Many of us struggle to stay hydrated, but water is one of the most important factors in women’s (and anyone’s) health. Your body uses water for so many different functions that not having enough can take a huge toll on your health. In fact, your body is made up of anywhere between 55-75% water.
Water’s lasting effects on women’s health
An article on water and women’s health published by the National Center for Biotechnology Information says this about water:
“Even small dysfunction in its distribution may cause reversible and later irreversible changes in cell and organ functions.”
Here are some top ways water can benefit a woman’s body and overall health:
- Water allows the brain to function as it should, allowing you to concentrate better and think more clearly.
- Water keeps skin hydrated, which helps prevent dry skin and wrinkles, leaving you looking younger.
- Water helps to lower stress. Water carries hormones where they need to go in the body, so drinking adequate water allows them to function properly.
- Water helps to regulate body temperature.
- Water aids digestion and keeps your gastrointestinal tract healthy (avoiding constipation and other bowel issues).
How much water is enough to be healthy?
We understand that knowing water is important for your body and actually taking the steps to drink enough in a day are two totally different things.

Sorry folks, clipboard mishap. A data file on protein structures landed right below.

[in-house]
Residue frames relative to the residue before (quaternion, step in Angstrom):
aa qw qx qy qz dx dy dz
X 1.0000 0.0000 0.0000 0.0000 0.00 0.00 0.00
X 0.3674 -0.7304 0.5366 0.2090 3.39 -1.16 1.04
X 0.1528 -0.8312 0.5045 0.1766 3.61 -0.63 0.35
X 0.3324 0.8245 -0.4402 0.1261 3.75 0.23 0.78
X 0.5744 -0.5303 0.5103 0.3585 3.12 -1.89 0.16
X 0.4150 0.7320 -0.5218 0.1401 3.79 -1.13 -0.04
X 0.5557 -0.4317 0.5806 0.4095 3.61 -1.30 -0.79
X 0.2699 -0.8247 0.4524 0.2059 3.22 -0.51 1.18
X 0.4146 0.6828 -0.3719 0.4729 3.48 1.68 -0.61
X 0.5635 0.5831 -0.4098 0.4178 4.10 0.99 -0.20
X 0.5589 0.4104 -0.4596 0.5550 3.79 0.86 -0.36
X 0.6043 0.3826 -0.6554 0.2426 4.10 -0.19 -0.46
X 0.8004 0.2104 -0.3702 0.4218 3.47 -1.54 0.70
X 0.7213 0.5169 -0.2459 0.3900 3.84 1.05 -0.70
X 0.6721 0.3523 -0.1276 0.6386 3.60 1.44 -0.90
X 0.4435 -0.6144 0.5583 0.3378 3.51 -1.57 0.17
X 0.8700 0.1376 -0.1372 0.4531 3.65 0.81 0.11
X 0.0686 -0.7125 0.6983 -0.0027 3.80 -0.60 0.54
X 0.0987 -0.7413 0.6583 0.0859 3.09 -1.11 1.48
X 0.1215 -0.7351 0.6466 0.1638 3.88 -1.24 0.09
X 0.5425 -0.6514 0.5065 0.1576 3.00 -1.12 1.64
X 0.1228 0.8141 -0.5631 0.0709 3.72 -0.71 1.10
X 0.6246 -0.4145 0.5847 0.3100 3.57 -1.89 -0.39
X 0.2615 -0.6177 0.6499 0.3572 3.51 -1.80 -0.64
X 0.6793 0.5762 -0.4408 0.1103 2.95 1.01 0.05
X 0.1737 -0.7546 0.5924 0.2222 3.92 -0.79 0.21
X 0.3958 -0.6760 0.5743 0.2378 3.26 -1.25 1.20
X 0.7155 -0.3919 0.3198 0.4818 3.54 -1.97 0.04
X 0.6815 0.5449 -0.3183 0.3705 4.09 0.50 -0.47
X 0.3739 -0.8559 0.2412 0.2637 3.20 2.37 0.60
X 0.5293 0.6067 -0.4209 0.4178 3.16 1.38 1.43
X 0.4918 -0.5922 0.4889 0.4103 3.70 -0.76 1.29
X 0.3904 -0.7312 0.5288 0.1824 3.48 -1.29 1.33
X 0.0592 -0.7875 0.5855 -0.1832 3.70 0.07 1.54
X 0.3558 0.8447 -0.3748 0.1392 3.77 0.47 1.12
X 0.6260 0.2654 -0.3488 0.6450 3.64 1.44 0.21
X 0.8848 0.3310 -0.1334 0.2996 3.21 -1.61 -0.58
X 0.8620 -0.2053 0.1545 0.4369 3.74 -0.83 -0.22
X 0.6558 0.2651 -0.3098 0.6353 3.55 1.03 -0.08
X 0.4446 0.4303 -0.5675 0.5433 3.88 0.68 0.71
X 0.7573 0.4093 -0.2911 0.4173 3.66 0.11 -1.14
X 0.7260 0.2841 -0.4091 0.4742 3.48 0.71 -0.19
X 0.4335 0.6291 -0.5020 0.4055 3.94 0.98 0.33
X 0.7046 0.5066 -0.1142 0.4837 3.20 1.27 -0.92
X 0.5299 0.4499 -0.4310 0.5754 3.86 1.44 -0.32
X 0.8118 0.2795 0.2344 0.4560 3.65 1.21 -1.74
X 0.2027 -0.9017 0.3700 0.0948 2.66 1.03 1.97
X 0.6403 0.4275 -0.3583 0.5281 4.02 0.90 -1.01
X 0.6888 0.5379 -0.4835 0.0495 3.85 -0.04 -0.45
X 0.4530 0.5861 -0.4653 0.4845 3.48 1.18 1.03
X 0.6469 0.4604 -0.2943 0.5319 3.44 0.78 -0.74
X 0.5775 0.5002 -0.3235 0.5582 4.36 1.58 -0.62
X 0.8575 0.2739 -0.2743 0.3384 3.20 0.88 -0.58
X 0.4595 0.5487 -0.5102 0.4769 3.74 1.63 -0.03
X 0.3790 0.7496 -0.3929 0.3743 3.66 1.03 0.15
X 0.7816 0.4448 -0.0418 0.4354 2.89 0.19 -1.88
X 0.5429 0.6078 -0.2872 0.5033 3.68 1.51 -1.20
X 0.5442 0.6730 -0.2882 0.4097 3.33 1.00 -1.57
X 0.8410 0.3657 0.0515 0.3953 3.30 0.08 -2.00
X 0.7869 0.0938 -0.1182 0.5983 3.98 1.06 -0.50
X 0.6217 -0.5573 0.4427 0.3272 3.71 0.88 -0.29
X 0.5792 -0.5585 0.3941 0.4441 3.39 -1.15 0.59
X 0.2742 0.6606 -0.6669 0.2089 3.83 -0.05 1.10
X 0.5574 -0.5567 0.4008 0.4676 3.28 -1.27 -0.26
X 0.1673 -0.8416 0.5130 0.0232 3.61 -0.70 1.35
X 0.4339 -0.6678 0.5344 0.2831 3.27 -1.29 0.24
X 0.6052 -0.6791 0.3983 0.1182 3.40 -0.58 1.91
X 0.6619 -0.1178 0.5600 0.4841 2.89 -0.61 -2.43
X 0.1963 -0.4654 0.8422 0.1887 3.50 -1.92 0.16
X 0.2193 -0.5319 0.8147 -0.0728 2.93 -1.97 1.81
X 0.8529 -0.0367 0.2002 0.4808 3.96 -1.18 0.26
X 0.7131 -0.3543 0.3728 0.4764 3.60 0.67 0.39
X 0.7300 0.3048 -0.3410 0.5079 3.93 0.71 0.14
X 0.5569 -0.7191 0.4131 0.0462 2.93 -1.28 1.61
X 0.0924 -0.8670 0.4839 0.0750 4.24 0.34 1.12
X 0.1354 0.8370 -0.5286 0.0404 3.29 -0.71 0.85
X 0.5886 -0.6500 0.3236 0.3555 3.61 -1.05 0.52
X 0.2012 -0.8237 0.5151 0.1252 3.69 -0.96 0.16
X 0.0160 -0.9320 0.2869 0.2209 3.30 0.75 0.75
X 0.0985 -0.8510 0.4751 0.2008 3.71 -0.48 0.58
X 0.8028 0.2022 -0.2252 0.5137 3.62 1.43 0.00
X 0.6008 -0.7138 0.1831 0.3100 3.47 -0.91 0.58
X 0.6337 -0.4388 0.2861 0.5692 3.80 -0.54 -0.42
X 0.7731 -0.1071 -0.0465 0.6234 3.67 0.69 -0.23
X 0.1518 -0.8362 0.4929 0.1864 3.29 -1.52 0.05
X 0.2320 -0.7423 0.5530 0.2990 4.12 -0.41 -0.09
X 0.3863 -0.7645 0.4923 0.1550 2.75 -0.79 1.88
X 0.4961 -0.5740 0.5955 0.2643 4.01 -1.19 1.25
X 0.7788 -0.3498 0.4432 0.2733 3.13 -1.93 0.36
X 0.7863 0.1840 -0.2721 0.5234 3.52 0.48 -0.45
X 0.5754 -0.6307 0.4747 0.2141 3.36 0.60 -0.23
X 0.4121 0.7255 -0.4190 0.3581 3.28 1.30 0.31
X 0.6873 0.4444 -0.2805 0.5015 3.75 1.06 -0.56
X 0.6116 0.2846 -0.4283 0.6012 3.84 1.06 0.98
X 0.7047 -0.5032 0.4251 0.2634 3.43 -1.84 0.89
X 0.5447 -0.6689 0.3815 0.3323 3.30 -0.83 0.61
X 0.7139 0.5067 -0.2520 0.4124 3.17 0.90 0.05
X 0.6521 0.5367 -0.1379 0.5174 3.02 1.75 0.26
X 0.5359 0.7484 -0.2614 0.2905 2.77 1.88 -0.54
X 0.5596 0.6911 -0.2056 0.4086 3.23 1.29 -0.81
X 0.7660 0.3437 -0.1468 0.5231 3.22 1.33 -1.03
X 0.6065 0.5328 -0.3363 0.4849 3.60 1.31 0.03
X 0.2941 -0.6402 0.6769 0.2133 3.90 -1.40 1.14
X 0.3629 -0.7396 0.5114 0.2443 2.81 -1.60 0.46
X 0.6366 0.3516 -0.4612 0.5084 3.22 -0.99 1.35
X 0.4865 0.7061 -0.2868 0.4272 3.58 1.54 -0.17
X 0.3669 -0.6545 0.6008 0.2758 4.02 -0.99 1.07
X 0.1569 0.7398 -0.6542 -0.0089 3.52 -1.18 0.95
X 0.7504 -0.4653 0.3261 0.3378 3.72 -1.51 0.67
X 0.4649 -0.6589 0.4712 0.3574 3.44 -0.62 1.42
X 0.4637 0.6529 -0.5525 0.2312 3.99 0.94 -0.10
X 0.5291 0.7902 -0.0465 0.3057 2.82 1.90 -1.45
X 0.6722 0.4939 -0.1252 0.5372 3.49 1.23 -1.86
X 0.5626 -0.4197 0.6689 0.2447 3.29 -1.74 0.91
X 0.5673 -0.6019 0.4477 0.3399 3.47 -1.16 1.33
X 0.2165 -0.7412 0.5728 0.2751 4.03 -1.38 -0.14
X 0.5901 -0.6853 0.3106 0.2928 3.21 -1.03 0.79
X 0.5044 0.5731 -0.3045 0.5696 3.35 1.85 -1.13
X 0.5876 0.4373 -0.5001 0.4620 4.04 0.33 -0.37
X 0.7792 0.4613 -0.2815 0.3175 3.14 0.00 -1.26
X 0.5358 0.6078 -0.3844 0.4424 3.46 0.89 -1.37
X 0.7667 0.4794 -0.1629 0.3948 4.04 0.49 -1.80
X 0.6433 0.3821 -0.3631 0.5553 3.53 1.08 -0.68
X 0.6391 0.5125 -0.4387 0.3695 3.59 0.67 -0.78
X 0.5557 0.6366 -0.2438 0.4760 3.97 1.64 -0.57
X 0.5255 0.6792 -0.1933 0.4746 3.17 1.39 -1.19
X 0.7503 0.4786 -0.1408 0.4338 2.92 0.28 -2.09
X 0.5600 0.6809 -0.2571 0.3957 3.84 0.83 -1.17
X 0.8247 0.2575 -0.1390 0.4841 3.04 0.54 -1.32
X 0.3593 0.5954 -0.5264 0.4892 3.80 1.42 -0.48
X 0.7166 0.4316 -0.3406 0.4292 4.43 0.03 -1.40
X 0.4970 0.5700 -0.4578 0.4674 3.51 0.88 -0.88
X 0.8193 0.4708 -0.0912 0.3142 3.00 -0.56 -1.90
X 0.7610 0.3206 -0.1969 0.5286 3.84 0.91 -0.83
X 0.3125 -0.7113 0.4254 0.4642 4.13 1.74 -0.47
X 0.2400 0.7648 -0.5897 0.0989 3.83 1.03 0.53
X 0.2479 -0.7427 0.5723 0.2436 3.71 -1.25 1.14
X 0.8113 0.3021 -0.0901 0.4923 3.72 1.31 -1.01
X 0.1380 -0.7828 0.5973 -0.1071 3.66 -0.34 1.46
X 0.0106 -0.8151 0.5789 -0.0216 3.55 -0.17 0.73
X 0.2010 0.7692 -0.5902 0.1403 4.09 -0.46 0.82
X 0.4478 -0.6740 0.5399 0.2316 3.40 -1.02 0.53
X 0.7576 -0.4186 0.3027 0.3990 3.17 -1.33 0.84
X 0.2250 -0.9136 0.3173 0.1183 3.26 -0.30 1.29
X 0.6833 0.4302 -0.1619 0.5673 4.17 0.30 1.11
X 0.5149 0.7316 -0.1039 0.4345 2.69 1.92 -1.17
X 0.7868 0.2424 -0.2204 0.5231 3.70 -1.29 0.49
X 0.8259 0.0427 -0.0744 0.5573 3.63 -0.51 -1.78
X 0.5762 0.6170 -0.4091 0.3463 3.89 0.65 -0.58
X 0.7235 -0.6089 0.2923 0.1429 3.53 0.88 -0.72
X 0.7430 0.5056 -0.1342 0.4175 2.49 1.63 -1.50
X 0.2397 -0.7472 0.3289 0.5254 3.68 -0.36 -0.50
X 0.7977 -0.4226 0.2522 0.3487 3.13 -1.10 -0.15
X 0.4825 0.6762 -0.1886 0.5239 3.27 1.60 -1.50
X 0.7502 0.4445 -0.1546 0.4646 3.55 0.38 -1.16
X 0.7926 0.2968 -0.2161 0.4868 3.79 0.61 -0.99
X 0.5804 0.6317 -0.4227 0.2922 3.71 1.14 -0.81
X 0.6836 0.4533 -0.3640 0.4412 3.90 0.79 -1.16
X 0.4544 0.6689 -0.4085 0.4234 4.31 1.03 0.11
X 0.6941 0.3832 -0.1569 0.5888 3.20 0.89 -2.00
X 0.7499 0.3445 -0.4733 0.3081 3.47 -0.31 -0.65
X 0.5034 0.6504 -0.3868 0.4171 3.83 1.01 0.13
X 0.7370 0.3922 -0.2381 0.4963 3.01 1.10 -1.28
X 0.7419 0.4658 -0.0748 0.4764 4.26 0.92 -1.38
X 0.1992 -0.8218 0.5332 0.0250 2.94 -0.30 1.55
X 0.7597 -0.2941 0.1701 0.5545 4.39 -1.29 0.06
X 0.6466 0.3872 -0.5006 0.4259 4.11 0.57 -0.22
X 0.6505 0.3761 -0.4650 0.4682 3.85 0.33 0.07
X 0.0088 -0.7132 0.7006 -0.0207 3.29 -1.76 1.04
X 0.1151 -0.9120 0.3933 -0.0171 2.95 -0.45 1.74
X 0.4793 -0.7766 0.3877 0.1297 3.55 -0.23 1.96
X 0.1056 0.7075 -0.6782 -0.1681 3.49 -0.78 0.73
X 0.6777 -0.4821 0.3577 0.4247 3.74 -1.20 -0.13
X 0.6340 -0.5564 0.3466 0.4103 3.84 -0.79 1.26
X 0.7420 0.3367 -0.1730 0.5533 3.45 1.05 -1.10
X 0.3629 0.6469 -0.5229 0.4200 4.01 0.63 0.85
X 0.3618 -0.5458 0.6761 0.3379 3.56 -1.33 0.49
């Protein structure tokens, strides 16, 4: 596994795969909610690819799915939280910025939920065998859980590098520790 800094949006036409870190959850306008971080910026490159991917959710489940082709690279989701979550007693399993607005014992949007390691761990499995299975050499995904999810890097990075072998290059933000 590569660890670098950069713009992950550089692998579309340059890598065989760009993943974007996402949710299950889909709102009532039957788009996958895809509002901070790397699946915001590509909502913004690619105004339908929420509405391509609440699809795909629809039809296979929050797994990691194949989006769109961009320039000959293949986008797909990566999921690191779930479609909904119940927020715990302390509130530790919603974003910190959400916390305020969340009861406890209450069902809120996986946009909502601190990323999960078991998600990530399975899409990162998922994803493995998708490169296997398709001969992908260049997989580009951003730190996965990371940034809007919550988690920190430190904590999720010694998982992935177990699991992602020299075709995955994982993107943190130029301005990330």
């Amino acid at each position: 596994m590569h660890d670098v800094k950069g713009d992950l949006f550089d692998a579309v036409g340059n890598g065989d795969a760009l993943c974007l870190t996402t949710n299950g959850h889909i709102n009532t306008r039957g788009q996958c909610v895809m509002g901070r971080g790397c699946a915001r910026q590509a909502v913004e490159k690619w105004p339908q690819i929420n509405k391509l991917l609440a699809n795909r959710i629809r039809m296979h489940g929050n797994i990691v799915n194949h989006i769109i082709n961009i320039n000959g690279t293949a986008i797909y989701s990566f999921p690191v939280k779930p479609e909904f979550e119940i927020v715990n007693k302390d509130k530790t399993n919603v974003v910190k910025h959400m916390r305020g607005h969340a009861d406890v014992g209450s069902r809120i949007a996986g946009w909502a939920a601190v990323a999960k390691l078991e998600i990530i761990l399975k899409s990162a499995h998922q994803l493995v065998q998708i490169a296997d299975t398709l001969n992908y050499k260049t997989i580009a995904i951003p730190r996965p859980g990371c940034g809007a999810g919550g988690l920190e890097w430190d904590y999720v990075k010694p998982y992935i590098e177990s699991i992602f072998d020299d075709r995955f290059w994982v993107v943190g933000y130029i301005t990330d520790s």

So how much is enough?
Some say eight eight-ounce glasses, but some health experts think more is necessary. Your body generally uses up an average of 12 cups of water a day (depending on your activity level), so shooting for more than eight is not a bad idea. In general, it’s very hard to drink too much water.
Here are some practical ways to stay hydrated throughout the day:
- Always keep a bottle or large cup of water with you.
- Add some lemon or light flavor to your water (just don’t choose one loaded with sugar or other unhealthy ingredients).
- Use an app (like Aloe Bud or Plant Nanny) to help remind you to drink and keep track of your water intake.
- Drink a glass of water with each meal.
If you’re dealing with health issues like indigestion, constipation, mood swings or the inability to concentrate, one possibility is that your body is dehydrated and you need to up your water intake. But these symptoms also could be linked to other causes, so make an appointment with your doctor to find out the root cause.